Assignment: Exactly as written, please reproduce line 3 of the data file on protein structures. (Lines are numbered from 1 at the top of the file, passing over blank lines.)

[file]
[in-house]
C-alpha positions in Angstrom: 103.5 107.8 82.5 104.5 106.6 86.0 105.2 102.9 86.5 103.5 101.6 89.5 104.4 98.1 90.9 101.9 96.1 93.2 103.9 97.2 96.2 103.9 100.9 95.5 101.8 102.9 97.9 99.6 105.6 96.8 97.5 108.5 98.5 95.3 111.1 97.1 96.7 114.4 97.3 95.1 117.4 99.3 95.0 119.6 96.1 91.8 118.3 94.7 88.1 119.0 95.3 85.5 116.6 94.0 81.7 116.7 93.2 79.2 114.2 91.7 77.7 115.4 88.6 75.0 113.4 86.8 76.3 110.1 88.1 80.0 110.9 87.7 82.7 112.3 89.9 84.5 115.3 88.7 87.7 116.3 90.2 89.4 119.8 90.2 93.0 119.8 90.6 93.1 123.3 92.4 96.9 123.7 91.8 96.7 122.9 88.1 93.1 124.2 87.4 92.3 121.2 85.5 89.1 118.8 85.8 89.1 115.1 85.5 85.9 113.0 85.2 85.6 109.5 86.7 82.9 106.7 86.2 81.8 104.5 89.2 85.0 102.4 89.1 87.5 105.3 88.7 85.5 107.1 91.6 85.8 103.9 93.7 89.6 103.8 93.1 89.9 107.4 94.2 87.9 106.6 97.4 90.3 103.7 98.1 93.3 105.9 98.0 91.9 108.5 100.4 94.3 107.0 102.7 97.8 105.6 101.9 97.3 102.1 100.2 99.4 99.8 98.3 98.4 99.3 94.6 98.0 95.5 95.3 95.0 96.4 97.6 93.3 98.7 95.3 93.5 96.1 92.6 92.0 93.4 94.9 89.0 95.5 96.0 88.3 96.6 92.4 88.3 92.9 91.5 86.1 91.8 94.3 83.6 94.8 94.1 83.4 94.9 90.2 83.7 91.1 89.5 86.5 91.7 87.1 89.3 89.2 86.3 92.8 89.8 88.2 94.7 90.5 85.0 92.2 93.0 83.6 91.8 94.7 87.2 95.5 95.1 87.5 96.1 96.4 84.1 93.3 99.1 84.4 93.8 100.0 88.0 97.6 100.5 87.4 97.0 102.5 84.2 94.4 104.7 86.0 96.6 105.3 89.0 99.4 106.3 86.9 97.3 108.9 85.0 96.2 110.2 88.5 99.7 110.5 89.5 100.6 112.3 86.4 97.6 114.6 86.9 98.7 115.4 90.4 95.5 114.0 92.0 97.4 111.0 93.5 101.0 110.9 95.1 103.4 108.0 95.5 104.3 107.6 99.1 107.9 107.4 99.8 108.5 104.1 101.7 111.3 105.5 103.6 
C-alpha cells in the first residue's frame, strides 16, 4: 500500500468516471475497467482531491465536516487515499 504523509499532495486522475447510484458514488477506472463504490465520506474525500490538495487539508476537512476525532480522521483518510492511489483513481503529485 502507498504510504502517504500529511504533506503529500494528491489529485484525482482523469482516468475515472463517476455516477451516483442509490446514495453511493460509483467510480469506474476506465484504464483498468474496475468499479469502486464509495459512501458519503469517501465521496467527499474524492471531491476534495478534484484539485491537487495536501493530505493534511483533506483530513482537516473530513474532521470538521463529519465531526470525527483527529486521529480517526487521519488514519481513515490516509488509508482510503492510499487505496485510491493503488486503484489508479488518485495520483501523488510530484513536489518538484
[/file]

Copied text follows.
C-alpha cells in the first residue's frame, strides 16, 4: 500500500468516471475497467482531491465536516487515499 504523509499532495486522475447510484458514488477506472463504490465520506474525500490538495487539508476537512476525532480522521483518510492511489483513481503529485 502507498504510504502517504500529511504533506503529500494528491489529485484525482482523469482516468475515472463517476455516477451516483442509490446514495453511493460509483467510480469506474476506465484504464483498468474496475468499479469502486464509495459512501458519503469517501465521496467527499474524492471531491476534495478534484484539485491537487495536501493530505493534511483533506483530513482537516473530513474532521470538521463529519465531526470525527483527529486521529480517526487521519488514519481513515490516509488509508482510503492510499487505496485510491493503488486503484489508479488518485495520483501523488510530484513536489518538484